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The Kuro Box is a homebrew NAS kit, based upon the Buffalo LinkStation commercial NAS device. "Kuro" means "expert" in Japanese.

The Kuro Box comes in two models: the standard KuroBox with a 200Mhz Freescale PowerPC based processor, 64MB of RAM, a USB 2.0 port, and 10/100 Ethernet. The Kuro Box HG has a 266 MHz processor, 128 MB of RAM, 2 USB 2.0 ports, and a Gigabit Ethernet port. The boxes as sold come without a hard drive and users are expected to add their own ATA hard drive.

Many people have hacked the embedded Linux environment on their LinkStations. The advantage to a Kuro Box, besides being able to put in larger hard drives (at this time the largest Linkstation available is 400GB) is that an open Linux environment is available on the base install. Since the Kuro Box hardware is equivalent in most ways to PowerPC-based LinkStations, there is much sharing of hacking and other tips.

Support for Kuro Boxes is somewhat limited by Buffalo--the US operation is run by one person out of Austin, who ships quickly but seems to lack the corporate support to ensure there are regular firmware upgrades, environment upgrades, et cetera. The hacking community has remained active despite problems with the kurobox.com domain, including the main support forums being defaced and then unavailable for several months. As of December 2005 online forums are back on line.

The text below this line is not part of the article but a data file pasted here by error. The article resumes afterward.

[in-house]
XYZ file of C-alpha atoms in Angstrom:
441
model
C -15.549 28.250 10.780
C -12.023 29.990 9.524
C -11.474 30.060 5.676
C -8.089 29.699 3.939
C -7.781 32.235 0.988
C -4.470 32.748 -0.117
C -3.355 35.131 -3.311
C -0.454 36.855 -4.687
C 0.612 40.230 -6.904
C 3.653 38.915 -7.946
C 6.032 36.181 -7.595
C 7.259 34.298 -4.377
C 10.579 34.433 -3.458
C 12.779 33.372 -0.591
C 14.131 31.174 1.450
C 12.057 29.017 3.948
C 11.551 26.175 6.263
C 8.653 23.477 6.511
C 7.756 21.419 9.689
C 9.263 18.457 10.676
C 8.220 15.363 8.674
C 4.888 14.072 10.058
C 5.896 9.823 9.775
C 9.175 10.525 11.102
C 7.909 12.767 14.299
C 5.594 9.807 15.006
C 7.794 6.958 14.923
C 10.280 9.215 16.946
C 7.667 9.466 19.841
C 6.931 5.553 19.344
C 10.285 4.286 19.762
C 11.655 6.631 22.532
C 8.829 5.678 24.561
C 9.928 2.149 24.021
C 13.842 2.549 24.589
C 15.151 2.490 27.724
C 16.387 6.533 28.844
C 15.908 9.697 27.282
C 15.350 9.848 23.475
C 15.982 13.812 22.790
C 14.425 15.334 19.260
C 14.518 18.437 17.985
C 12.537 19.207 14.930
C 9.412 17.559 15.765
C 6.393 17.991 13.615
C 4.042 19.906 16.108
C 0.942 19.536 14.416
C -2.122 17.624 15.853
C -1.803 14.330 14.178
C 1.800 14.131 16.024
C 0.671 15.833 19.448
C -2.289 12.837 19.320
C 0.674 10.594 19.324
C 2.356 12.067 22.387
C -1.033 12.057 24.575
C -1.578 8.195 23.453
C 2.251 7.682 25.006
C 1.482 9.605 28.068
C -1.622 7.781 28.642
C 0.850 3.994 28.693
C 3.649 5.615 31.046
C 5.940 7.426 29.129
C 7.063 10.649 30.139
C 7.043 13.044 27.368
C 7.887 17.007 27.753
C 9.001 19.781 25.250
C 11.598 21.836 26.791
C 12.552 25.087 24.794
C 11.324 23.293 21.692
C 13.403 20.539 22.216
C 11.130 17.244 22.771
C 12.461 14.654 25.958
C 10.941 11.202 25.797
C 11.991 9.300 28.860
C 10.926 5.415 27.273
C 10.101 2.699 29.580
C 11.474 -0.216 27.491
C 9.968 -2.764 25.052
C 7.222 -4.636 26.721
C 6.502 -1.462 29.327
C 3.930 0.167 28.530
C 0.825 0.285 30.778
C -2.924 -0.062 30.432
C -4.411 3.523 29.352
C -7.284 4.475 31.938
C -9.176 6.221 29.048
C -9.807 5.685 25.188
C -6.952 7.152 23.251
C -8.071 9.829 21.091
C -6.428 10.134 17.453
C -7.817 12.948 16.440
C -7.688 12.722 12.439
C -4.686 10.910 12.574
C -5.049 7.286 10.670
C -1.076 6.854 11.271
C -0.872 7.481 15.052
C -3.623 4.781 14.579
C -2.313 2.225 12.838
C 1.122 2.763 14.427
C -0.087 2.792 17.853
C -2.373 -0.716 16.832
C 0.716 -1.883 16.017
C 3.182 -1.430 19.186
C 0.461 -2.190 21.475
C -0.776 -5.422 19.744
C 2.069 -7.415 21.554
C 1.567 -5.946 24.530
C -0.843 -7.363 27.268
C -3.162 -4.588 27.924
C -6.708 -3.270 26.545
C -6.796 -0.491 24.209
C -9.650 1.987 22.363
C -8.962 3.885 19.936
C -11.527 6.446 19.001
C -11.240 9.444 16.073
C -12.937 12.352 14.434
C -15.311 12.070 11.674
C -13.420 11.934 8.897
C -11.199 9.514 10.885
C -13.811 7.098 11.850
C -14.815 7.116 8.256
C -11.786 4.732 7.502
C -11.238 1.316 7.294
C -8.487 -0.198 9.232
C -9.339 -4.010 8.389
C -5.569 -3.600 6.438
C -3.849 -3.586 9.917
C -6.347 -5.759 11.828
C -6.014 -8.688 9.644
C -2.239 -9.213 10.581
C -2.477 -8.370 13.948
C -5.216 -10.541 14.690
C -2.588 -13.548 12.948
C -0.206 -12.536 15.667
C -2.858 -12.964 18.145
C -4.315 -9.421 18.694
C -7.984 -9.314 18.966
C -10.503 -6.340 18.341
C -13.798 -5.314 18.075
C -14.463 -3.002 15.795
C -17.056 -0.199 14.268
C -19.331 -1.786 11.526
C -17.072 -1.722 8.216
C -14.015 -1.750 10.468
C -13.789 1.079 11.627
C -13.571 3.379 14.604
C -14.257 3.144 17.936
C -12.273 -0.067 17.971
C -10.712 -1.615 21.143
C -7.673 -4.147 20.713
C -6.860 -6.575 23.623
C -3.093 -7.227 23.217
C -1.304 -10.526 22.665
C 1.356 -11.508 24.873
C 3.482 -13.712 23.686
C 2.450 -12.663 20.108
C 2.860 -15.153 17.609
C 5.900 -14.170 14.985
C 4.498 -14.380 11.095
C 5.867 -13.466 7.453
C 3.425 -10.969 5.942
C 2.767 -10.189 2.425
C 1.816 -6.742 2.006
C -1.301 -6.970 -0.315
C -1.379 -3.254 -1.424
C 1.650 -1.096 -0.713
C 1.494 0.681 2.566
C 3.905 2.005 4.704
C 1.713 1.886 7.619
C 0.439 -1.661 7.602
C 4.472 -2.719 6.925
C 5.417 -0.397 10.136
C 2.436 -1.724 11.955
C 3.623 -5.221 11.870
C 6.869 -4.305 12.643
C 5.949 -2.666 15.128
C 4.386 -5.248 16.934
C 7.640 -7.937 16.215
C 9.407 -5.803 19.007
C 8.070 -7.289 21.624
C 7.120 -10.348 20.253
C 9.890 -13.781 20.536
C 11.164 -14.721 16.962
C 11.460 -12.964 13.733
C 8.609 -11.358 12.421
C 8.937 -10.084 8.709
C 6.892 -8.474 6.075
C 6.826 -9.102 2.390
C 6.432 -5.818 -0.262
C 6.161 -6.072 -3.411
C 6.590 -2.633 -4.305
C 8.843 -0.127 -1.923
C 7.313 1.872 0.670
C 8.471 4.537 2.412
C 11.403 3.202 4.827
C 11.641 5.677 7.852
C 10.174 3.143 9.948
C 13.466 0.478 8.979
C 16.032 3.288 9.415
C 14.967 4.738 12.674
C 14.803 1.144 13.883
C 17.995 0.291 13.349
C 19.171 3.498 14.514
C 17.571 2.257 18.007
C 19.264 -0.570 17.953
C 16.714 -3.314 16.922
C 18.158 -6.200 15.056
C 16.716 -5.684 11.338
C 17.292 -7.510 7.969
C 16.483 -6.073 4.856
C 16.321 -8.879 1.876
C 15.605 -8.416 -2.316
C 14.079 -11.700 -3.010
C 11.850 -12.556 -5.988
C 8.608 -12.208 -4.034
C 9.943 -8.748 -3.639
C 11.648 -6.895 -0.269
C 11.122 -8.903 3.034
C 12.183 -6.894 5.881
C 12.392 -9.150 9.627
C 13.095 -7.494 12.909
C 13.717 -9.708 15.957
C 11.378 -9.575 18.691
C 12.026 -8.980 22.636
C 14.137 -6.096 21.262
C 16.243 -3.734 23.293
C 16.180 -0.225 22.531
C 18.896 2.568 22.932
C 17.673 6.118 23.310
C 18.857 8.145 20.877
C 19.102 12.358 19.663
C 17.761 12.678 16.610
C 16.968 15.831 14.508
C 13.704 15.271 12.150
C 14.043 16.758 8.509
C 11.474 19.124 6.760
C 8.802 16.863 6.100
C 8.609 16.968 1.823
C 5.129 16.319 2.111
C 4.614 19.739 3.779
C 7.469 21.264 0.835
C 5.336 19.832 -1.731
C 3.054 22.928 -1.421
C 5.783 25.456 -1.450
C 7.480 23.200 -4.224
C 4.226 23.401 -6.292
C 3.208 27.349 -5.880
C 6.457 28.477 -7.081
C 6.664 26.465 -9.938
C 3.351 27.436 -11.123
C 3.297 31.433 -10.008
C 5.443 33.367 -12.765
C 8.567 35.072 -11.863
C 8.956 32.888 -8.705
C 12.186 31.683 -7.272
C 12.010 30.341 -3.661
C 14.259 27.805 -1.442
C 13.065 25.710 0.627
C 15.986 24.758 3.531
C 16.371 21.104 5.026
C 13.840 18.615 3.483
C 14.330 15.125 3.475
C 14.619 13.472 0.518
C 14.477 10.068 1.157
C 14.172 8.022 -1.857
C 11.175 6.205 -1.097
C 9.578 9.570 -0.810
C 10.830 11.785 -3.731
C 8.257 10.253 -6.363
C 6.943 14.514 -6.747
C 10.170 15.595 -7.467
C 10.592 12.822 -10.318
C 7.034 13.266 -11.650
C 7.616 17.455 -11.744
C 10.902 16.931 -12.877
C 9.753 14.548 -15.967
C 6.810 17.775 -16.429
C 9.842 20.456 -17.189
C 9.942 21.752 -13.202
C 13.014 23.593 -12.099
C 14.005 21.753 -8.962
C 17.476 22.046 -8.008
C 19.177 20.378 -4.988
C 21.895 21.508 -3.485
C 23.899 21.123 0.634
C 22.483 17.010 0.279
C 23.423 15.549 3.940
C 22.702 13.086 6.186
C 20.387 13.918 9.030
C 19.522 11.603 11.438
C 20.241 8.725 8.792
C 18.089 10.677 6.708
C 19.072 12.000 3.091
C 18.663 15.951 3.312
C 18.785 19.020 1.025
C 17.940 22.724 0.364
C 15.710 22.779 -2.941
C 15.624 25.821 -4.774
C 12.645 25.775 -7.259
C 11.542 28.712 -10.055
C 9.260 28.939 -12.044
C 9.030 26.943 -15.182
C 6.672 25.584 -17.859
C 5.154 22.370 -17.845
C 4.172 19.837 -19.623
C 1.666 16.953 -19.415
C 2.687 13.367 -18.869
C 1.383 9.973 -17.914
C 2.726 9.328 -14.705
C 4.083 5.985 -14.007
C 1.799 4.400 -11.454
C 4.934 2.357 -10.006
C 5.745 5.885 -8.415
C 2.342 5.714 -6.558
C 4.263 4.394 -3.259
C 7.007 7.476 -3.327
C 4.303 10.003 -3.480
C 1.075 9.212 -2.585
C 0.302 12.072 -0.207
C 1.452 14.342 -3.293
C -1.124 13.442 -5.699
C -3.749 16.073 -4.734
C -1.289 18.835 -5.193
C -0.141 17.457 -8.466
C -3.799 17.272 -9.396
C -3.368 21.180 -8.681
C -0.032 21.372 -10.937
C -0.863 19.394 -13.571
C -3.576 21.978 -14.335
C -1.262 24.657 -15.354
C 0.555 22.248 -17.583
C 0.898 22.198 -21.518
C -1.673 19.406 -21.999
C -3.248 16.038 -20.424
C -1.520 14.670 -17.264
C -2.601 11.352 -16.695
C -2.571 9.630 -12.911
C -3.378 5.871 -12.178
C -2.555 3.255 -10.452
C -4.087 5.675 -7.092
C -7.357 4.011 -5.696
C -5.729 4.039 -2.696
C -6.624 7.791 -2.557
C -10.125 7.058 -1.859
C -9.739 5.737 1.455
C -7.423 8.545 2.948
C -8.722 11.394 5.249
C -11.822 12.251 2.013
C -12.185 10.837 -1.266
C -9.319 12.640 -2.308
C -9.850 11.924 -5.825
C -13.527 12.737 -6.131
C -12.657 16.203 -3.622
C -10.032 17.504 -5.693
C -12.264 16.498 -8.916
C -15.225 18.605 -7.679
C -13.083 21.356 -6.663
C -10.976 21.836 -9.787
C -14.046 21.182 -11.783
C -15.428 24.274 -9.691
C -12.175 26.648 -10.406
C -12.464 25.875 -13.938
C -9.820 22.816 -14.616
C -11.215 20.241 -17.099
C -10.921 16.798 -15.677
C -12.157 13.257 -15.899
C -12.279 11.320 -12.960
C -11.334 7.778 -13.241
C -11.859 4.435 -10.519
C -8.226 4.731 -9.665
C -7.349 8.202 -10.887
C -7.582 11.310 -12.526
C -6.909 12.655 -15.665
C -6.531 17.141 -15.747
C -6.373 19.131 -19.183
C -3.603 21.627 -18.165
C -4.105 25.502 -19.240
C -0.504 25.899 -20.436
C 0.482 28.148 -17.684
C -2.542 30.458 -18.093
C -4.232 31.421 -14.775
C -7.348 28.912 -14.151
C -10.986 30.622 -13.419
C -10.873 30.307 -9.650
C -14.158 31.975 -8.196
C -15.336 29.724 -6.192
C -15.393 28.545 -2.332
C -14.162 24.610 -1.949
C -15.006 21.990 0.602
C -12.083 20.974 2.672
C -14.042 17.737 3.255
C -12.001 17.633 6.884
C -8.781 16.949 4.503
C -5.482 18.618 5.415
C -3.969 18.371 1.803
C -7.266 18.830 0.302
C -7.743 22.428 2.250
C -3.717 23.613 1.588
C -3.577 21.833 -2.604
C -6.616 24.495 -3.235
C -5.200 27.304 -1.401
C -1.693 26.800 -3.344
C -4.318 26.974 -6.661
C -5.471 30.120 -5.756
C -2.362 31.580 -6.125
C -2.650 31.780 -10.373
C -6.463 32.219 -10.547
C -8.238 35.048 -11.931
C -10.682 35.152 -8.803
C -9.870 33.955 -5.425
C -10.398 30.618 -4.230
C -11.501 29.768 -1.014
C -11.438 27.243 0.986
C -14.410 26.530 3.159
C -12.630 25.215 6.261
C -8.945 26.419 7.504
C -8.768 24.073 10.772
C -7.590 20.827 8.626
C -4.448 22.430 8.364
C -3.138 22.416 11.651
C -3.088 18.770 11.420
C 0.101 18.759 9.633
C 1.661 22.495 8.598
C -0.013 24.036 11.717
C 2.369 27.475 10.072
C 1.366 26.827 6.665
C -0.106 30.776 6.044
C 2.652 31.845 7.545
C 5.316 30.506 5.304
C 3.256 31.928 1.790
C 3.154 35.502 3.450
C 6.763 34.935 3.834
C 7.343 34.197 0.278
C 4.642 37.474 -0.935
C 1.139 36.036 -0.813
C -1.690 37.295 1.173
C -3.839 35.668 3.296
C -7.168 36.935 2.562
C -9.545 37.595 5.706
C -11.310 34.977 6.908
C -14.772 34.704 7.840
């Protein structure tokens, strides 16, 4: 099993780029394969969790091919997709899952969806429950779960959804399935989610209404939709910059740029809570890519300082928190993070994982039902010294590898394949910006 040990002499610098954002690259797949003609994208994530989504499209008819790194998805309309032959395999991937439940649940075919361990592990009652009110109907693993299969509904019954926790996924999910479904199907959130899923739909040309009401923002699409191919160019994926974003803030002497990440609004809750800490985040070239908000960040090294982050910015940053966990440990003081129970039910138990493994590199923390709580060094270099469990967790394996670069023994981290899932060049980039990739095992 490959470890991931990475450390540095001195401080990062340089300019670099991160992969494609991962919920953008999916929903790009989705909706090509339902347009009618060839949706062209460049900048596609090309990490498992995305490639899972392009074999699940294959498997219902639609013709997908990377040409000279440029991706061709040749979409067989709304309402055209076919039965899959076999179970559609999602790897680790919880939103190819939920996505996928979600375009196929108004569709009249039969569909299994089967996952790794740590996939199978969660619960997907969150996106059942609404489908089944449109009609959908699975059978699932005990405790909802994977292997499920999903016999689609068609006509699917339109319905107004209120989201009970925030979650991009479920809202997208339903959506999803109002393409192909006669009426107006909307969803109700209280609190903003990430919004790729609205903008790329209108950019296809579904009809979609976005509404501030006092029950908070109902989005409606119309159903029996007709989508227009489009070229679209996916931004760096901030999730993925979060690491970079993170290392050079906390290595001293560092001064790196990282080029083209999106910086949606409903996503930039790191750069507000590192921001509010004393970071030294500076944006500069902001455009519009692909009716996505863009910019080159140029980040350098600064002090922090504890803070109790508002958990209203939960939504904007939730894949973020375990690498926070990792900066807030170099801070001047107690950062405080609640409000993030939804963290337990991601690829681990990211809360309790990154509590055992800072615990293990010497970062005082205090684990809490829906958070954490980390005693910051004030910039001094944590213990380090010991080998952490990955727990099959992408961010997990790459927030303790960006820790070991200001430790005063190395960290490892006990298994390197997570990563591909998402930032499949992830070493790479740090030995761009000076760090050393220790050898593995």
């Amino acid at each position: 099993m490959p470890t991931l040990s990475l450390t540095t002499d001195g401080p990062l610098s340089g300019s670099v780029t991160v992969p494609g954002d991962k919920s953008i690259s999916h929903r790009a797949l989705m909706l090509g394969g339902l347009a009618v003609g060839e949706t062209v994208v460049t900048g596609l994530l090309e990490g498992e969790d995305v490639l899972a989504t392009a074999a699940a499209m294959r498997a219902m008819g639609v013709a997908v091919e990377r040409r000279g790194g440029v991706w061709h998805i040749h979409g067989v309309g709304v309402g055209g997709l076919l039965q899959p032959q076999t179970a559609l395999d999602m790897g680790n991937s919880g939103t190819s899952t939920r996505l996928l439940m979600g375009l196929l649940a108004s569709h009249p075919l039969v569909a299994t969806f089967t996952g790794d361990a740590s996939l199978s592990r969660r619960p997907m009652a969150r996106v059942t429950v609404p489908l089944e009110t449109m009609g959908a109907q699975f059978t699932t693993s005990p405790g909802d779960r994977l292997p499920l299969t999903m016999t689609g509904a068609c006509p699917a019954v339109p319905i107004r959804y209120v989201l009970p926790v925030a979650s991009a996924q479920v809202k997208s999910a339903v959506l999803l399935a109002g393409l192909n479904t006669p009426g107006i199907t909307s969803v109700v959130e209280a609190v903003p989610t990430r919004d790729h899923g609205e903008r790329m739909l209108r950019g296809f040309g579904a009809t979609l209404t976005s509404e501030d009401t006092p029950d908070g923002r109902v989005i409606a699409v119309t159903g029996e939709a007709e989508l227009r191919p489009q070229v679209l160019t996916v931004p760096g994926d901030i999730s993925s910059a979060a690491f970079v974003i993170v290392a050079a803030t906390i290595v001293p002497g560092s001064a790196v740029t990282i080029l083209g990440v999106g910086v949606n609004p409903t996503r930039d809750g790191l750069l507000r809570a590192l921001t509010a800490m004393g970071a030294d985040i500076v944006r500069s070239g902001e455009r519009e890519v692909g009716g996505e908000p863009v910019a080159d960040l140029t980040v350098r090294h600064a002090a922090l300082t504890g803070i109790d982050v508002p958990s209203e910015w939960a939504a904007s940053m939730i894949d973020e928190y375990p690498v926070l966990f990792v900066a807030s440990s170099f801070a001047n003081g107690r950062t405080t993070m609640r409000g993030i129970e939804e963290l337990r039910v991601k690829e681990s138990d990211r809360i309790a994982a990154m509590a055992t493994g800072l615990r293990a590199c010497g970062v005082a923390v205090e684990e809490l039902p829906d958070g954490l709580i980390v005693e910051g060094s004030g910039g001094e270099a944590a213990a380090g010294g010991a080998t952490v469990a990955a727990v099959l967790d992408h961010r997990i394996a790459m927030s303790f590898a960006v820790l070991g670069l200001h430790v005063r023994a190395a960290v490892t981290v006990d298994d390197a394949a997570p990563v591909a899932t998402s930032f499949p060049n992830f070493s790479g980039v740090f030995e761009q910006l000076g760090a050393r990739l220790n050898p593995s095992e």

At this time, there are at least 4 enthusiast Linux distributions for the Kuro: A port of Gentoo Linux, a Debian Linux port, and two preconfigured images with a custom batch of utilities. The stock Linux kernel is a 2.4 derivative, but may people have upgraded the kernel, which is in firmware. The Kuro Box HG's firmware has proved difficult to flash reliably, so the loader.o module is usually used to boot a new kernel shortly after the firmware kernel is booted.

The stock kernel supports USB mass storage devices, and modules are available to support additional USB peripherals.

I'm currently using a Kuro Box with a 400GB hard drive as a SlimServer for my Squeezebox music player. I also use it to rip CDs to the box with an attached USB CD-Rom drive. On top of all that, I have a serial modem hooked up with a USB-Serial converter, that I use to receive caller ID information and display it on my Squeezebox. I intend to make it a home automation hub someday. Its small size [about 8 inches square and 3 inches thick) and low power consumption (25 watts) make it ideal for continuously running applications.

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